Depending when and where you grew up, you will think of different images when you hear about large thick ropes.
You might envision docking large boats and/or an intimidating rope hanging from the ceiling in gym class.
Despite your bias, ropes are being integrated into training more routinely. Ropes are great tools because they combine strength training with cardiovascular conditioning.
The ropes used are typically between 25 and 50 feet with a diameter of 1.5 to 2 inches.
There are also manufacturers that make rope machines that combine a pulley system that constantly feeds rope or can lock it into a static position. Loose rope can be wrapped or fixed around vertical or horizontal poles.
Ropes wrapped around vertical and horizontal poles can be pulled continuously until they thread through to the end. Hanging the rope on a horizontal pole overhead will allow you to pull down with palms facing down to strengthen shoulders and triceps.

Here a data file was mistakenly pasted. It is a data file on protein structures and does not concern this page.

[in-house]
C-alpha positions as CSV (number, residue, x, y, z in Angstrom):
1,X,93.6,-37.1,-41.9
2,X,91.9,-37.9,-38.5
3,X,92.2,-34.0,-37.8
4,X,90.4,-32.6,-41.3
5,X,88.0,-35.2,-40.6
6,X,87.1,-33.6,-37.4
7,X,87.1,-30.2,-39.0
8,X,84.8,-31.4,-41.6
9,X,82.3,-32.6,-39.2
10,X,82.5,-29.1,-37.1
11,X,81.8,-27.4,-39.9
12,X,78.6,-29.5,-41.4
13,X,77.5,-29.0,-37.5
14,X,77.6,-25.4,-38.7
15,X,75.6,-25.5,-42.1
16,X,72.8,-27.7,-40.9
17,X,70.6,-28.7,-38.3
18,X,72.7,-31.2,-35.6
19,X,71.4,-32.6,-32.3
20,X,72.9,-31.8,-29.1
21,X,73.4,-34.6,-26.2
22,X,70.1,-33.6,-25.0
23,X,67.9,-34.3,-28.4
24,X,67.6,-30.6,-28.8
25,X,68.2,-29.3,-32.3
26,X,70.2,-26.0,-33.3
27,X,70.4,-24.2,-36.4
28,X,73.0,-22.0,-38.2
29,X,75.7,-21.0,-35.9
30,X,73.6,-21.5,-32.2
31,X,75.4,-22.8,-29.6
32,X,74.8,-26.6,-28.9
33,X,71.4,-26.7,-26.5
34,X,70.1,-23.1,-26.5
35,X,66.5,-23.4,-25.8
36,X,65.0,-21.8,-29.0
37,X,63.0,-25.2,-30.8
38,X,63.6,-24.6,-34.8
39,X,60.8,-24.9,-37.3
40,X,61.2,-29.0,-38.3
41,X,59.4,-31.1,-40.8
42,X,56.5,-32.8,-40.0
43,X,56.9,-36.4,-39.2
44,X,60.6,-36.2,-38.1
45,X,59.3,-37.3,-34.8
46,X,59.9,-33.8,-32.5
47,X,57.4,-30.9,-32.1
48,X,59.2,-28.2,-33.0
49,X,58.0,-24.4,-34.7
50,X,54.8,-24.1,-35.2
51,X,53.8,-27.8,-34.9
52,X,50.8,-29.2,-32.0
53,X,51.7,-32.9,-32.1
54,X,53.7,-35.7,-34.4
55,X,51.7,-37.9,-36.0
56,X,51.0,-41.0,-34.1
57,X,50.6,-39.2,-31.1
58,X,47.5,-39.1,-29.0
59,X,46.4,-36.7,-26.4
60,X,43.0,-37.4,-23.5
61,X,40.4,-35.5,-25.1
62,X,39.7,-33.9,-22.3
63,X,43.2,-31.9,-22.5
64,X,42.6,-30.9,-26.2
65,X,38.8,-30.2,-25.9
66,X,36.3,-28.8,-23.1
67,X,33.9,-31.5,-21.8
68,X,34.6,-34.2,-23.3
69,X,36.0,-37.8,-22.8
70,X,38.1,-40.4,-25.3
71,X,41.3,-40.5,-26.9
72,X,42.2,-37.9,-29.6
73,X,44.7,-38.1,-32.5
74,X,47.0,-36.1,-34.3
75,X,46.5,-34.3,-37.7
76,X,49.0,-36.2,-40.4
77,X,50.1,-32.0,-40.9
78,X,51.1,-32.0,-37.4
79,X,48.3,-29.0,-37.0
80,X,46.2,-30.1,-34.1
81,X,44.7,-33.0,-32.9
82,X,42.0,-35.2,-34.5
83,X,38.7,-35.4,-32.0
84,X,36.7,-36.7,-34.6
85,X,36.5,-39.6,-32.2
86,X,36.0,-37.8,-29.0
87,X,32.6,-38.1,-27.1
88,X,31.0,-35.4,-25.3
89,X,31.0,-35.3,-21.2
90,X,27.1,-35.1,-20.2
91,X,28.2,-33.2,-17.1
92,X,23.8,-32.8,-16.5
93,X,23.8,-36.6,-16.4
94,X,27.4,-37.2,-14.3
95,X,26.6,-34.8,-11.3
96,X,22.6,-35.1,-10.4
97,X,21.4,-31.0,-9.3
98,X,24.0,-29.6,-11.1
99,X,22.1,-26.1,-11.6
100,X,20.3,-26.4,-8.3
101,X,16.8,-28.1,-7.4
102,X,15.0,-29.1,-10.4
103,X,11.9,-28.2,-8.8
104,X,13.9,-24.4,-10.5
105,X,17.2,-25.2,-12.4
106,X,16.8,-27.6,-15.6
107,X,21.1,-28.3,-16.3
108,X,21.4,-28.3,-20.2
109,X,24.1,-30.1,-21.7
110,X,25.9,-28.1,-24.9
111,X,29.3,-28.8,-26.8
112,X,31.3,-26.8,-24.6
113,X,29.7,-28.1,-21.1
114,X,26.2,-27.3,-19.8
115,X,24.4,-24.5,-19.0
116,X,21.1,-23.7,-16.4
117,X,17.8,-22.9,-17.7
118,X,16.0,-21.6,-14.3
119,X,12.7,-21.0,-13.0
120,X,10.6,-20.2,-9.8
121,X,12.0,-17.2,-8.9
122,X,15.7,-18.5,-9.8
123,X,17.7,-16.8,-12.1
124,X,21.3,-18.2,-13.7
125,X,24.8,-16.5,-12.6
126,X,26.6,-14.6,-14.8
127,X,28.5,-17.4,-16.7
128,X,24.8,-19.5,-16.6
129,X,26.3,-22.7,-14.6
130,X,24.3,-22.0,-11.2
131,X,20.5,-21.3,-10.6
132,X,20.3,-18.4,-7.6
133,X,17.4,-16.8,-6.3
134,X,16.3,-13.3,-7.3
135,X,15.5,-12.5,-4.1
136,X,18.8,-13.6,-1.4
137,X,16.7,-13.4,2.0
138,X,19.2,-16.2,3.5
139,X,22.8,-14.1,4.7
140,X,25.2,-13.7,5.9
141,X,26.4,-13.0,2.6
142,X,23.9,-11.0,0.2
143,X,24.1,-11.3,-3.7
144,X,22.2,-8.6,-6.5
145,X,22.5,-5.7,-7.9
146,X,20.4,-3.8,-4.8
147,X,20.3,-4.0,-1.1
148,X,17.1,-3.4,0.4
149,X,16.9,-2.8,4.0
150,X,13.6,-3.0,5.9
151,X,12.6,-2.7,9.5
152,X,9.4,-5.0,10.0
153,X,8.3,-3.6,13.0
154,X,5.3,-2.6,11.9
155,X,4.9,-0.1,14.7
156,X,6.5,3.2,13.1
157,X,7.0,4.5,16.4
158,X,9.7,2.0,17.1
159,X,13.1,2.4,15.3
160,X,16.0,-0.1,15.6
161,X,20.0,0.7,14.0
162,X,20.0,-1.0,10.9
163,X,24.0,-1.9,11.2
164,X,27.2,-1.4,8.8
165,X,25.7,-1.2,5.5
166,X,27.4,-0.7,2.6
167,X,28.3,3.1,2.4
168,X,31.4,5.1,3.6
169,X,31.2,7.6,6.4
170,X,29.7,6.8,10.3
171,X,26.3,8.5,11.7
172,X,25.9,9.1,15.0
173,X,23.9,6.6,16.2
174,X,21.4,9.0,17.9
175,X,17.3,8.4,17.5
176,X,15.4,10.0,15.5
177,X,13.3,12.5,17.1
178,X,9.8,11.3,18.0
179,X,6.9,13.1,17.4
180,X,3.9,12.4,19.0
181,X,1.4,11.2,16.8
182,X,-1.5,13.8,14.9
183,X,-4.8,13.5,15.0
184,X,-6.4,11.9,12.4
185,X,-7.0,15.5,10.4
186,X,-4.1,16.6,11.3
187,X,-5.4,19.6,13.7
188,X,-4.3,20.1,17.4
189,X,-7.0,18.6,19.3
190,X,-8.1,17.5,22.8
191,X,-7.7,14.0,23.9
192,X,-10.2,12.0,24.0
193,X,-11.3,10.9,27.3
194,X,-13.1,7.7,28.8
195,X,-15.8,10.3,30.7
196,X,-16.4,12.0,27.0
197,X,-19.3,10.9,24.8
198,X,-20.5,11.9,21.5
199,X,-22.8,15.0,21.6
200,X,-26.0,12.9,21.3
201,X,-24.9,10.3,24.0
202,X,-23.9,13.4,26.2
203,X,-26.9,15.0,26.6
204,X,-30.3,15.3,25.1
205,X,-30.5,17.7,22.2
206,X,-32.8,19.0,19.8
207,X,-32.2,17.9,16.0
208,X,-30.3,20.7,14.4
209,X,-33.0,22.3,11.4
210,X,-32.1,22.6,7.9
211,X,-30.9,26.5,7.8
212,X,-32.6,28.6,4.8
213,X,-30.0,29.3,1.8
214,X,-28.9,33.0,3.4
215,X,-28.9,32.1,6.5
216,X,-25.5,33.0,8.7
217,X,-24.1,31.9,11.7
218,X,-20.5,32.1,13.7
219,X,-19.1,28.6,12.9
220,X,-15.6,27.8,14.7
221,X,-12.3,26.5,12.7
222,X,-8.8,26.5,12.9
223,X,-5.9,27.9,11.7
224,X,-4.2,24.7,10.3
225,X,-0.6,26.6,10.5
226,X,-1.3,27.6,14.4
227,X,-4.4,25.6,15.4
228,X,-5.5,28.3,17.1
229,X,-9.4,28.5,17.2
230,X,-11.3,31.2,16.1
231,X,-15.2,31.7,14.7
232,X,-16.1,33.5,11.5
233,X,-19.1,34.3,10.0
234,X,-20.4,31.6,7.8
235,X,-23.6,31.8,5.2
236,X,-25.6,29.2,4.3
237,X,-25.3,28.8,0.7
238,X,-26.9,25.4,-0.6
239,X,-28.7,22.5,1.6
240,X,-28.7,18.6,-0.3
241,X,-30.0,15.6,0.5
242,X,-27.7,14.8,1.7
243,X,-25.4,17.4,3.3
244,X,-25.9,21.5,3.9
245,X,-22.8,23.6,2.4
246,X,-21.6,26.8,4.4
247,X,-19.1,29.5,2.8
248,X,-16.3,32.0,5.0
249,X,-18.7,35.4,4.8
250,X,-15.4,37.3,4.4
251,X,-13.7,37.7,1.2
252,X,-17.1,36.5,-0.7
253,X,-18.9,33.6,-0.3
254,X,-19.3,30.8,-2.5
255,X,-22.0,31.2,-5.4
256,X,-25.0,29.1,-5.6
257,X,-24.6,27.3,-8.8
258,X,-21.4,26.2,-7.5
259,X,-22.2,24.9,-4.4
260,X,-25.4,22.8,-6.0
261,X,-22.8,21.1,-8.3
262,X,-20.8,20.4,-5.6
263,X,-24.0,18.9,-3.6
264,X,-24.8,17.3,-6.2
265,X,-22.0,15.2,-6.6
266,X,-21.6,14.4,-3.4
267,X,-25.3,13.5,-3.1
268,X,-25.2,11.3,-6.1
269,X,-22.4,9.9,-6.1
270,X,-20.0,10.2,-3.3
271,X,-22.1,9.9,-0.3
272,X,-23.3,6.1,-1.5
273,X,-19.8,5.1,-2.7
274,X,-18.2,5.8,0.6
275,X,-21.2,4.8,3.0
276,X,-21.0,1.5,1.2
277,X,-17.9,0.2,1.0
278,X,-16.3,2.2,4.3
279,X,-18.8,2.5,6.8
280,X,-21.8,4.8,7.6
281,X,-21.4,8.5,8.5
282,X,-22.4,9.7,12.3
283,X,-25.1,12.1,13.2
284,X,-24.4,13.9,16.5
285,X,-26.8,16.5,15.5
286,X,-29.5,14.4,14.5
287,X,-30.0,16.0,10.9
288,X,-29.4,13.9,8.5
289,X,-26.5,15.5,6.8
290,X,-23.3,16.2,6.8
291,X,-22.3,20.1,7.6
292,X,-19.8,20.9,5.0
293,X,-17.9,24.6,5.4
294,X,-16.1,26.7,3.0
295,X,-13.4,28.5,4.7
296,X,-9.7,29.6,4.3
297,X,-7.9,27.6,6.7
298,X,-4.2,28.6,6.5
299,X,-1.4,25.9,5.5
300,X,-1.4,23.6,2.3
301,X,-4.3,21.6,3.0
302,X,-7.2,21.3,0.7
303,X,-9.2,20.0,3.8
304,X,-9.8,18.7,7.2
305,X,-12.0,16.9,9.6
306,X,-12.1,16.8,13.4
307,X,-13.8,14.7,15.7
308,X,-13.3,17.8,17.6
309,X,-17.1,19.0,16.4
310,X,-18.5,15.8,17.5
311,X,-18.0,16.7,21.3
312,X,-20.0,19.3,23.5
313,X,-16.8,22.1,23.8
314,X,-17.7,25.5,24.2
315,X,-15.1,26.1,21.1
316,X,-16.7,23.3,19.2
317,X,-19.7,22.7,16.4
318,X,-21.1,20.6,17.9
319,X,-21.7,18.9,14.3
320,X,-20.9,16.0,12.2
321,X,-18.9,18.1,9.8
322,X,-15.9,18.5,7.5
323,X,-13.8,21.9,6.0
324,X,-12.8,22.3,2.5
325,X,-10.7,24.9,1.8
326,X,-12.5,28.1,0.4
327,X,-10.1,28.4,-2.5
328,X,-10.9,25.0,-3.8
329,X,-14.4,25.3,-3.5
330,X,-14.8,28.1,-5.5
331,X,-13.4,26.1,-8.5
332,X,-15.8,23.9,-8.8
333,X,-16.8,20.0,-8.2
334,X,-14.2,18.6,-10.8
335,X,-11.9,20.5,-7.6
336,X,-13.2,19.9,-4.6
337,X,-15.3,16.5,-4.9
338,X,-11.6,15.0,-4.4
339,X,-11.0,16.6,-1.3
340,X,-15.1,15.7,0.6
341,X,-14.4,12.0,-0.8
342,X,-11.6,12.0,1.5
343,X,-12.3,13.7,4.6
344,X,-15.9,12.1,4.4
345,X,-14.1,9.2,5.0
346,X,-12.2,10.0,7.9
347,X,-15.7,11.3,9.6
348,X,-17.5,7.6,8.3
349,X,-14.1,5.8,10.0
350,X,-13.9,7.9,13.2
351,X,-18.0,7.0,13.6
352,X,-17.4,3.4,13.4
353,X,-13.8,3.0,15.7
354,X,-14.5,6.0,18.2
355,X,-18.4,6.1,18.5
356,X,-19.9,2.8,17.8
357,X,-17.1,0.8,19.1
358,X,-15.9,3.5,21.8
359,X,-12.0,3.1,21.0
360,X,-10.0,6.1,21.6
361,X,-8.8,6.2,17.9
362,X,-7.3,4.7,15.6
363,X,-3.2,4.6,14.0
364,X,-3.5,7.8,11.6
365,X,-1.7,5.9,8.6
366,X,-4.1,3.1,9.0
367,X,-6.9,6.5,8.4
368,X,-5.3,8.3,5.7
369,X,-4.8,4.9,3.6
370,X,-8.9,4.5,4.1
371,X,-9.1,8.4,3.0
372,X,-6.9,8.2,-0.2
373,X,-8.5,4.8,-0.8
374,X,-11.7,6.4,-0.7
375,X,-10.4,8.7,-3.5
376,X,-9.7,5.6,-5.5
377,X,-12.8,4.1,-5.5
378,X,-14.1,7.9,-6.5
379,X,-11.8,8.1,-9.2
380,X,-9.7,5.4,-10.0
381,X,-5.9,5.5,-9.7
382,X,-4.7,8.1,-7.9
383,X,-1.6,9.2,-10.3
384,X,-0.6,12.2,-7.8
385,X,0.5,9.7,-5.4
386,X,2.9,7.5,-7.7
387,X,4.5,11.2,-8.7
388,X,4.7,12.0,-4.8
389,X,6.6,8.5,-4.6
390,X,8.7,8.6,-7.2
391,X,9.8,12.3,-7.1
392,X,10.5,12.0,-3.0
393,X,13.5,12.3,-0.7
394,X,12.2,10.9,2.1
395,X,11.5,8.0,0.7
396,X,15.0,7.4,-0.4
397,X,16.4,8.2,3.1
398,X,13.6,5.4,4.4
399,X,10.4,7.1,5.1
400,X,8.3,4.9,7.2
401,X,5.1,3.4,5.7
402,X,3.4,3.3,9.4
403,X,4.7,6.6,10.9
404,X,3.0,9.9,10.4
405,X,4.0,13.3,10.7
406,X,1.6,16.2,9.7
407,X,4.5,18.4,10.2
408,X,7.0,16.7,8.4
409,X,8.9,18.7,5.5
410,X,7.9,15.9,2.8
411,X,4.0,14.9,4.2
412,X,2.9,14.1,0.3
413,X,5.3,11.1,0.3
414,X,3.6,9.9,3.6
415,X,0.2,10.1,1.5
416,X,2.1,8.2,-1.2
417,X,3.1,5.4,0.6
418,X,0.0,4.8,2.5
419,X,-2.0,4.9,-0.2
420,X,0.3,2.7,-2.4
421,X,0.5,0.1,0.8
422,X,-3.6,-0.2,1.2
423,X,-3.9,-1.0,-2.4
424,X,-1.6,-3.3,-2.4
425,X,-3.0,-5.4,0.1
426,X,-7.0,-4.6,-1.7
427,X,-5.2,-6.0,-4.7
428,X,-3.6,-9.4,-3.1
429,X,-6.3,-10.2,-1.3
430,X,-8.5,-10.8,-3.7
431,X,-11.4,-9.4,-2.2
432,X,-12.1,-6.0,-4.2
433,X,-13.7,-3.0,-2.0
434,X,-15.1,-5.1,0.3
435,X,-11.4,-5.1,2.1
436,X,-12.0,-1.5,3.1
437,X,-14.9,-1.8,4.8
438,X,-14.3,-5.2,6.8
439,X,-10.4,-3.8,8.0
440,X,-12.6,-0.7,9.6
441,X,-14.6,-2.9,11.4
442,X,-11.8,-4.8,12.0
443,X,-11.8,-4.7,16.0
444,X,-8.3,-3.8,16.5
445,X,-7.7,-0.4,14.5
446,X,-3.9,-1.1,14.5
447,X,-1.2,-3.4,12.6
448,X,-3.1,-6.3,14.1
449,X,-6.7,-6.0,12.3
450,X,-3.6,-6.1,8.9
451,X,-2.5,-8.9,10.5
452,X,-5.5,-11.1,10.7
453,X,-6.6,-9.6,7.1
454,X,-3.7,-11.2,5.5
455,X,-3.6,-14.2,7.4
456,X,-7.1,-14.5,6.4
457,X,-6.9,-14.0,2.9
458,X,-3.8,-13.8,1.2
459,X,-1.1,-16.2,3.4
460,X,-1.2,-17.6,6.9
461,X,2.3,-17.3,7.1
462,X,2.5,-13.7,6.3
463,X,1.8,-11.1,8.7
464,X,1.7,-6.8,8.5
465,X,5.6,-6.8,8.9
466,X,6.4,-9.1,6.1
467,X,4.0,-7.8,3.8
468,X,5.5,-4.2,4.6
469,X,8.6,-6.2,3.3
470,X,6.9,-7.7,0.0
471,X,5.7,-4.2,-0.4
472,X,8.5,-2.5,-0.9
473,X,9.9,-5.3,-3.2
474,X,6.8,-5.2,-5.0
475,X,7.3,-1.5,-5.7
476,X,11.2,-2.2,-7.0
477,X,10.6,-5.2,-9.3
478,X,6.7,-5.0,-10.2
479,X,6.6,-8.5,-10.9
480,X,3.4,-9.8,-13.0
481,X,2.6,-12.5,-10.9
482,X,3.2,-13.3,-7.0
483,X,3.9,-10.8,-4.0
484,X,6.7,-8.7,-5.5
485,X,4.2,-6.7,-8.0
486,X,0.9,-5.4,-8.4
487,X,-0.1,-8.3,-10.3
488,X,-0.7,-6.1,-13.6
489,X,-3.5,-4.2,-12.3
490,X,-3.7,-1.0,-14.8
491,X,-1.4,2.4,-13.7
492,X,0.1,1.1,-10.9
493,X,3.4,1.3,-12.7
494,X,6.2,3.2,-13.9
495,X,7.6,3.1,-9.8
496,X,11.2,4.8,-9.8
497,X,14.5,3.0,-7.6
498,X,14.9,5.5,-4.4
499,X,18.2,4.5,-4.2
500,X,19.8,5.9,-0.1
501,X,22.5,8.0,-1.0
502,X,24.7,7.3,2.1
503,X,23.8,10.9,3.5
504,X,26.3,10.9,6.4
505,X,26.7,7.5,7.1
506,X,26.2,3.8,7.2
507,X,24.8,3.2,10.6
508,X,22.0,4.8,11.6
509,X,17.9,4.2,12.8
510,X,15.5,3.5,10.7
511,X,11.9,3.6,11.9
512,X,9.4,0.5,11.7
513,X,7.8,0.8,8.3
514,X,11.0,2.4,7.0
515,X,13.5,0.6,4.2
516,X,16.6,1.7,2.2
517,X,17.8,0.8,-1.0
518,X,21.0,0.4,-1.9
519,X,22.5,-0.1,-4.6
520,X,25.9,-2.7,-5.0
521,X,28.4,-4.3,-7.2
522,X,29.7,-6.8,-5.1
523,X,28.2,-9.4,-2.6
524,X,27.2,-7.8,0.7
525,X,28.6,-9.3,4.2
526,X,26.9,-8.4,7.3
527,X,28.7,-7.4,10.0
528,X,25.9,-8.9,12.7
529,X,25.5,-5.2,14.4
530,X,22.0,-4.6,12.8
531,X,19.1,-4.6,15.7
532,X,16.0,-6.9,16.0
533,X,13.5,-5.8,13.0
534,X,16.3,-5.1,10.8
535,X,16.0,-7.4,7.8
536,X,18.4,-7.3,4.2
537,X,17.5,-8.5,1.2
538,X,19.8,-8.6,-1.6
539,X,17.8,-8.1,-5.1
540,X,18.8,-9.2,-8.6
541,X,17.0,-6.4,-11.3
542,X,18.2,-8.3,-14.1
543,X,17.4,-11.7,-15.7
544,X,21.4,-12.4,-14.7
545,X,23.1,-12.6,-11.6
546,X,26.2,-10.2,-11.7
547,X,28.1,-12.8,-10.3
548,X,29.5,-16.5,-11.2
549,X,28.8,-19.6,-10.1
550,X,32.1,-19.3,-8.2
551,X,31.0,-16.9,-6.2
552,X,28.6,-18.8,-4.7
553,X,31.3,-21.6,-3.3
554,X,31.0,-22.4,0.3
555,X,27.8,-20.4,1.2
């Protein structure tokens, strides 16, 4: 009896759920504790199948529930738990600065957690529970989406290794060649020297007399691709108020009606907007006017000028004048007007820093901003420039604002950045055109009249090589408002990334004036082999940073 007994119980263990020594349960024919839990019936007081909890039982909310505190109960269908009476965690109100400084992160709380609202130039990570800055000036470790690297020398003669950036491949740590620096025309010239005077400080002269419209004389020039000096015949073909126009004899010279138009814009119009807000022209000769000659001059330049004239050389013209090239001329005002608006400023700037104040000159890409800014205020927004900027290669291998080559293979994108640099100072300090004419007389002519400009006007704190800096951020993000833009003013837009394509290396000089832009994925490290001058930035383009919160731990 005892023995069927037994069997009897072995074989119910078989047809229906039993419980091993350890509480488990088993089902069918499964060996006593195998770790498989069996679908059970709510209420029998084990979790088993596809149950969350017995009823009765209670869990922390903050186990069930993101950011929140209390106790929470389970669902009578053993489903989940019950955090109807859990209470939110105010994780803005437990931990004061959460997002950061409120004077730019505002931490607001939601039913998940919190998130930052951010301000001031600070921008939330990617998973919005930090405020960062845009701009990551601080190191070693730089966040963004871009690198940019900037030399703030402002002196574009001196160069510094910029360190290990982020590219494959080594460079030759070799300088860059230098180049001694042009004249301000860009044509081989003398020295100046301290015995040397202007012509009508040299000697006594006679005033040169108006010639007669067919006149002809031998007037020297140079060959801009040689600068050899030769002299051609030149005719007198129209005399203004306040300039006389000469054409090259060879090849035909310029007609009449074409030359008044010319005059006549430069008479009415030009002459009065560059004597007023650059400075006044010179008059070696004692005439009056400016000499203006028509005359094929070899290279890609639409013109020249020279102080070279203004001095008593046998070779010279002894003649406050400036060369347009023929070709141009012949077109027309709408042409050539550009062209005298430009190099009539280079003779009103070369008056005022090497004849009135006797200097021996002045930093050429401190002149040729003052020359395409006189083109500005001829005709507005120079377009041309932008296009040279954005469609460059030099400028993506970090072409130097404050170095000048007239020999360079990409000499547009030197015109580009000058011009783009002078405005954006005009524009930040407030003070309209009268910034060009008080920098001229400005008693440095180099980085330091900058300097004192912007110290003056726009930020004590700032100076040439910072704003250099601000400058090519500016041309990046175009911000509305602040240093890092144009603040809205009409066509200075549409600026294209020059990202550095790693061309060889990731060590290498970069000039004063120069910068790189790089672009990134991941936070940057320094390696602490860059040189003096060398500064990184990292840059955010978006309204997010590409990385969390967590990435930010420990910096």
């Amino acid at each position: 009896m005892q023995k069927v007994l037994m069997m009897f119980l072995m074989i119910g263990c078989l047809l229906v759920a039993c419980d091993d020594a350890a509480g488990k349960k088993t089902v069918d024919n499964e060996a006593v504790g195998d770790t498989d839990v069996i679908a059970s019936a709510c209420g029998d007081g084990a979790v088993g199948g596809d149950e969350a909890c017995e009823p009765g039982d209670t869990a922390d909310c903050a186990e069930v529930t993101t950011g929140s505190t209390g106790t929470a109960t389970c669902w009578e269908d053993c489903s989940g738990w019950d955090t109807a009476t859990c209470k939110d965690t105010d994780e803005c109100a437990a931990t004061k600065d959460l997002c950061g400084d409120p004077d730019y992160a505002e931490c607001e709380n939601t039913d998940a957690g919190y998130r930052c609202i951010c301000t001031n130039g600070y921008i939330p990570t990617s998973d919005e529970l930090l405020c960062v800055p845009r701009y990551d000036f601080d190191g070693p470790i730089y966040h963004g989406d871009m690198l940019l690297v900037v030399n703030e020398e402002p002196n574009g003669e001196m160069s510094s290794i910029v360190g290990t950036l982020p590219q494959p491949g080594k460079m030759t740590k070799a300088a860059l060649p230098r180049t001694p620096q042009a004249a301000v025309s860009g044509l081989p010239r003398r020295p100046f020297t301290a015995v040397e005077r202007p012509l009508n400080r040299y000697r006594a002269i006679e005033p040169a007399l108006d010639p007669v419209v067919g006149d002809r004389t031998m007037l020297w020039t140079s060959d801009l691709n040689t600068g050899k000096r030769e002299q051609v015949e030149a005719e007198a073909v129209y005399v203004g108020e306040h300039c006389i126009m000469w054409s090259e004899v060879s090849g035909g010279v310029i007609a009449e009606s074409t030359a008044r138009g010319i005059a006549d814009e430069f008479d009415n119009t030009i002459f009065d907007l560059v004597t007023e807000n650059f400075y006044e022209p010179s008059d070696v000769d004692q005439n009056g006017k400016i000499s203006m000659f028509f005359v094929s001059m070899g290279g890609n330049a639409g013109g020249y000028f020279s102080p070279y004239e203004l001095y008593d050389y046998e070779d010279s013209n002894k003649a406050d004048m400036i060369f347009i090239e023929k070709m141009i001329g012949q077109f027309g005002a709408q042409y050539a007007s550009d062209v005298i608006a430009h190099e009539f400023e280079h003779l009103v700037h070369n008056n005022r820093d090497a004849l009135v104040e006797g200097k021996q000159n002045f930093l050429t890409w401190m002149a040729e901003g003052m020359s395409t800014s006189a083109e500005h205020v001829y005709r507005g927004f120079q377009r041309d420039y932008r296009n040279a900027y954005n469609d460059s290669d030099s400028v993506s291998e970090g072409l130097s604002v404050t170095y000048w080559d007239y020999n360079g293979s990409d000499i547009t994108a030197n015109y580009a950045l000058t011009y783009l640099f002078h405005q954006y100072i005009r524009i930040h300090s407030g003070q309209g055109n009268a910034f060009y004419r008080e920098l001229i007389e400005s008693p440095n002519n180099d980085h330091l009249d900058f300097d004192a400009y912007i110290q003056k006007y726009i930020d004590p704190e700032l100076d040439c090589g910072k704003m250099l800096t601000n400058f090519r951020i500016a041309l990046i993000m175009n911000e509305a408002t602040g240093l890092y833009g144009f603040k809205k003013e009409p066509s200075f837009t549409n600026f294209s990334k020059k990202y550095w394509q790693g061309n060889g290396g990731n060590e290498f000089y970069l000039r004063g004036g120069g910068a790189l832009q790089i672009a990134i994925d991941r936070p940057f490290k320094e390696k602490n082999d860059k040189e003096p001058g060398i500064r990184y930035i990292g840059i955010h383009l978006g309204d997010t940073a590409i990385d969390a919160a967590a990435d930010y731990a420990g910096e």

Pulling a rope on a vertical pole will allow you to pull the rope either facing away or toward the poles. This will allow you to focus on the front or back upper body musculature.
The rope can also be fixed to sleds for various pulling and dragging exercises.
Climbing a fixed rope is also a great option for a total body workout.
A popular method called wave training has the rope or a pair of ropes anchored so that the user can rhythmically move the rope in waves.
The waves can be vertical, horizontal, or cross body. This is a very intense exercise that is very useful in circuit training. Ropes can add a new component to your workouts to increase intensity and decrease boredom.